The surprising thing is that it didn't happen sooner: Congress and the Bush administration are at odds over the power to make war.

Worried that fighting might start in the Persian Gulf while Congress is not in session, senators have urged Secretary of State James Baker not to take unilateral action. Instead, they say, the president should summon Congress back to Washington and ask it to declare war before launching any strike.Baker, quite properly, declined to be bound to such a course - desirable though it would be politically. What president sending soldiers into combat would not prefer to have Congress committed to his action? A public declaration would remove any ambiguity about the commitment to win.

But the Constitution allows the president to act without prior approval from Congress, as Truman did in Korea and as Reagan and Bush did on a smaller scale in Libya, Grenada and Panama. There could be a practical reason for doing so again - namely, timing.

If the United Nations embargo of Iraq were judged a failure and the decision made to expel the invader from Kuwait by military means, the president would want our forces to have the advantage of surprise attack. As commander in chief, he would be most reluctant to throw away that edge while the Security Council debated or members of Congress held hearings and studied polls.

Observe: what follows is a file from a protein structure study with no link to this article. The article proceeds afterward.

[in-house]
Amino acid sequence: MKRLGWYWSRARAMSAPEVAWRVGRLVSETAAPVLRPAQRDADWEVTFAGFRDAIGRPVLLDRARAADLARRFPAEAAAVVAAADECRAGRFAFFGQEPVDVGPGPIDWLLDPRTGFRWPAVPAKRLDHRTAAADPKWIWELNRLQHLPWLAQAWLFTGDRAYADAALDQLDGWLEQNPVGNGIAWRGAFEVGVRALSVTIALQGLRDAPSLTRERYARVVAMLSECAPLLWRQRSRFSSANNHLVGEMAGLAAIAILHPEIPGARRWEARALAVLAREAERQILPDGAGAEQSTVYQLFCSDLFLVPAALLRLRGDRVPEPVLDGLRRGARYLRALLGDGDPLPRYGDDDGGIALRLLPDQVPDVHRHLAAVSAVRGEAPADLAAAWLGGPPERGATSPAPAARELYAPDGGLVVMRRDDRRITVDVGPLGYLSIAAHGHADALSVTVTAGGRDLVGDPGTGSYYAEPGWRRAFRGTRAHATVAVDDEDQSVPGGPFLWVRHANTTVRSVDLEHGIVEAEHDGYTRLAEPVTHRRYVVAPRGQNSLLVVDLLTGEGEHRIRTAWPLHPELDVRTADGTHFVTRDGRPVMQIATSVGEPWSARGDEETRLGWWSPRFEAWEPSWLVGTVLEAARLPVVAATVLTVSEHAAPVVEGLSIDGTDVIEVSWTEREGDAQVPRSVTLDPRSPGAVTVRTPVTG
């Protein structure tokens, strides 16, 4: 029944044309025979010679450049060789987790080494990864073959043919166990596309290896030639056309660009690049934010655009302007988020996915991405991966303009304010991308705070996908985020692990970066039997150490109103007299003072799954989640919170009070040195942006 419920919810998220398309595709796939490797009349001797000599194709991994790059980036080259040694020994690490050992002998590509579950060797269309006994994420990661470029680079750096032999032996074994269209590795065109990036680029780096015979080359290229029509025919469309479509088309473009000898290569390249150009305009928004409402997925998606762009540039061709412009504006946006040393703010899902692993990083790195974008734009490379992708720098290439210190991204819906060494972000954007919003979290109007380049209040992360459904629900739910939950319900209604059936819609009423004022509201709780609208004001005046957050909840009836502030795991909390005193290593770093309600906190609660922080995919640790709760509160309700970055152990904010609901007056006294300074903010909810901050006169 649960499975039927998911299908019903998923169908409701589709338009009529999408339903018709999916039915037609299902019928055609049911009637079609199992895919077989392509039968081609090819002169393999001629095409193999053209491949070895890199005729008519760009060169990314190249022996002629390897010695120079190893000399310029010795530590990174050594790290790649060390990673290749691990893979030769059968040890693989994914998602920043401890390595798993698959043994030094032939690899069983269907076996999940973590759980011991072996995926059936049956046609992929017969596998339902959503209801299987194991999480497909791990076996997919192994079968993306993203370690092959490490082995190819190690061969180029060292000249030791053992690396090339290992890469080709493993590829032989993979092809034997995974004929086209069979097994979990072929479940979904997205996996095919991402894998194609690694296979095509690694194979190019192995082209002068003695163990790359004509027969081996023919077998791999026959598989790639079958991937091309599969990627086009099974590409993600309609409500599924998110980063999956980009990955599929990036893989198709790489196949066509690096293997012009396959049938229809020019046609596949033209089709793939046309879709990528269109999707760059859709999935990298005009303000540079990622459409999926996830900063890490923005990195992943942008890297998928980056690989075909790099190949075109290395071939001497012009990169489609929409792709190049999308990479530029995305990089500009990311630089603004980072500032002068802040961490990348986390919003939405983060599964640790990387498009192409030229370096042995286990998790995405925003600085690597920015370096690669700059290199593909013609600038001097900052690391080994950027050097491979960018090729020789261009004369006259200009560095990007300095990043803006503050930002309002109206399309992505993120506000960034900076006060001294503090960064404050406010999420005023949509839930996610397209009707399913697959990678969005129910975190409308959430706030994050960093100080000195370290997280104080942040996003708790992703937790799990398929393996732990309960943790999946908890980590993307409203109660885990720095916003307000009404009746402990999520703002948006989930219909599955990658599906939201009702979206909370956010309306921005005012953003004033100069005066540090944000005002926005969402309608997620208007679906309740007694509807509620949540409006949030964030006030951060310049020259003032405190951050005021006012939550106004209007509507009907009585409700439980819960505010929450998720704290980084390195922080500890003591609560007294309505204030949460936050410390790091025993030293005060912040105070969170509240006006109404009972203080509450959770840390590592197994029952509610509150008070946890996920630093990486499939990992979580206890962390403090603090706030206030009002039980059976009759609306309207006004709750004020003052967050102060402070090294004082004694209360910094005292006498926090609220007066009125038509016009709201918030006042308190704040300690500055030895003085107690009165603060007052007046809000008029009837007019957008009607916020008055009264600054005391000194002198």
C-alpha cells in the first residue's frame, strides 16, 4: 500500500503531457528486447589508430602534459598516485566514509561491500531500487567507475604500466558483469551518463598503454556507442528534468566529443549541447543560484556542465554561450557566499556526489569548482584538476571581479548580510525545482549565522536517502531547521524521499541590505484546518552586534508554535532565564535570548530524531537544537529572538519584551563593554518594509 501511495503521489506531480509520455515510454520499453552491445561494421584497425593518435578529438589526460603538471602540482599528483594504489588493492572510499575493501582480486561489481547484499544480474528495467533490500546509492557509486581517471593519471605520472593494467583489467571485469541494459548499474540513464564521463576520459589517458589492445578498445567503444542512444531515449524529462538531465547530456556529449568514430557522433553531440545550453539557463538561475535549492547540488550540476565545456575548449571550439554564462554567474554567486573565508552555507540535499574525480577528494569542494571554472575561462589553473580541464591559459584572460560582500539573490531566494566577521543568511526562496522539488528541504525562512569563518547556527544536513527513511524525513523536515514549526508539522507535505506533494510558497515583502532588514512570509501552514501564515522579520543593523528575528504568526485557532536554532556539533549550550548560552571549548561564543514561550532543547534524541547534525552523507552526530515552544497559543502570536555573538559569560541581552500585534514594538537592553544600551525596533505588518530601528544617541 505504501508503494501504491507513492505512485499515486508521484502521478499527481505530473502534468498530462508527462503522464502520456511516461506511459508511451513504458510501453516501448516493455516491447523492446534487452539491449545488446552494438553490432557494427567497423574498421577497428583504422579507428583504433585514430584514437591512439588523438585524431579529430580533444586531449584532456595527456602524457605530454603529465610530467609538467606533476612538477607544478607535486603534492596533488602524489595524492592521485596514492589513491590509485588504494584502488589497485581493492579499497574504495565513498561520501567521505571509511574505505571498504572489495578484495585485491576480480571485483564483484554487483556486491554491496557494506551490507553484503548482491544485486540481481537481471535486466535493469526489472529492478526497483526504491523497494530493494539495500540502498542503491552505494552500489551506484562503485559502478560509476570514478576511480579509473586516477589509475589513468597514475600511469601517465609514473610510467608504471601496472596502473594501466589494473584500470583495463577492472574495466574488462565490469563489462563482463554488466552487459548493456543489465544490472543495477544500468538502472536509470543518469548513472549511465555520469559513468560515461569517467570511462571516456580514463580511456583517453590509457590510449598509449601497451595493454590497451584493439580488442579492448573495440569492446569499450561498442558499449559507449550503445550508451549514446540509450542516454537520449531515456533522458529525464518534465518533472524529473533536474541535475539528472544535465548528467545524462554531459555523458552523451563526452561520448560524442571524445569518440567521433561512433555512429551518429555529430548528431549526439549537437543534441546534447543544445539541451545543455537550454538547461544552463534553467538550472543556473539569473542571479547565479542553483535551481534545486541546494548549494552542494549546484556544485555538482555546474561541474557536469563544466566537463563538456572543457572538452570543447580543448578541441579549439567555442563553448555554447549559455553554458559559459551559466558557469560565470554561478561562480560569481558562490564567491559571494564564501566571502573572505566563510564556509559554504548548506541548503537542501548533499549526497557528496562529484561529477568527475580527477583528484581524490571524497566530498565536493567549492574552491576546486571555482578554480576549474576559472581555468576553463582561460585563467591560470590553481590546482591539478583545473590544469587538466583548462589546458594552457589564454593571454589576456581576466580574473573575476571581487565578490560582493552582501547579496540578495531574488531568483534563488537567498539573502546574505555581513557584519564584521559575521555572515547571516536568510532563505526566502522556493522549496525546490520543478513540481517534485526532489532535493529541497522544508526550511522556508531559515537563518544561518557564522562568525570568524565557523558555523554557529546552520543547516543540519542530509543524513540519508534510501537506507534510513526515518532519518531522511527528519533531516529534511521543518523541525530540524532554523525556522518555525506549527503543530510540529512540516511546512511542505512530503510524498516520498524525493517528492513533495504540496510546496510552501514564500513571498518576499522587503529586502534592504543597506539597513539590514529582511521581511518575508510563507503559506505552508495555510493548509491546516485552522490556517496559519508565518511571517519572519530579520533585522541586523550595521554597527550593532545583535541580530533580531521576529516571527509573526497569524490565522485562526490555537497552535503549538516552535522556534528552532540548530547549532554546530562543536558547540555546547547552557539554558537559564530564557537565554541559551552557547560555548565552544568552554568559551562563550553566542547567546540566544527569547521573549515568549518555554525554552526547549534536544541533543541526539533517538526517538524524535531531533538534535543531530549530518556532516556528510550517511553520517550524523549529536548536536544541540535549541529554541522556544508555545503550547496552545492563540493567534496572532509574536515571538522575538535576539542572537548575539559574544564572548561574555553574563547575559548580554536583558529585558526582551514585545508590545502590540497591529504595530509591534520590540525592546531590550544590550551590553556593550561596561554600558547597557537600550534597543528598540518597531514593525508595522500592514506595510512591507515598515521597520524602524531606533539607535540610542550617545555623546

There must, of course, be consultation behind the scenes. Bush, with his passion for telephoning world leaders, instinctively understands this. Since the gulf crisis erupted on Aug. 2, he has reported to Congress "consistent with" the War Powers Act (though not "pursuant to" that law, passed in 1973 over President Nixon's veto and deemed unconstitutional by all subsequent administrations). Congress has endorsed Operation Desert Shield by funding it. The president must continue talking with congressional leaders.

Bush's actions in the gulf so far suggest that he is unlikely to make a hasty decision. He stresses that force will be a last resort. He knows the value of retaining the moral high ground, as his painstaking work through the United Nations shows.

If anything, the appropriate fear is the opposite: that Bush might place higher priority on maintaining international support and popularity at home than on achieving his strategic objectives in the gulf.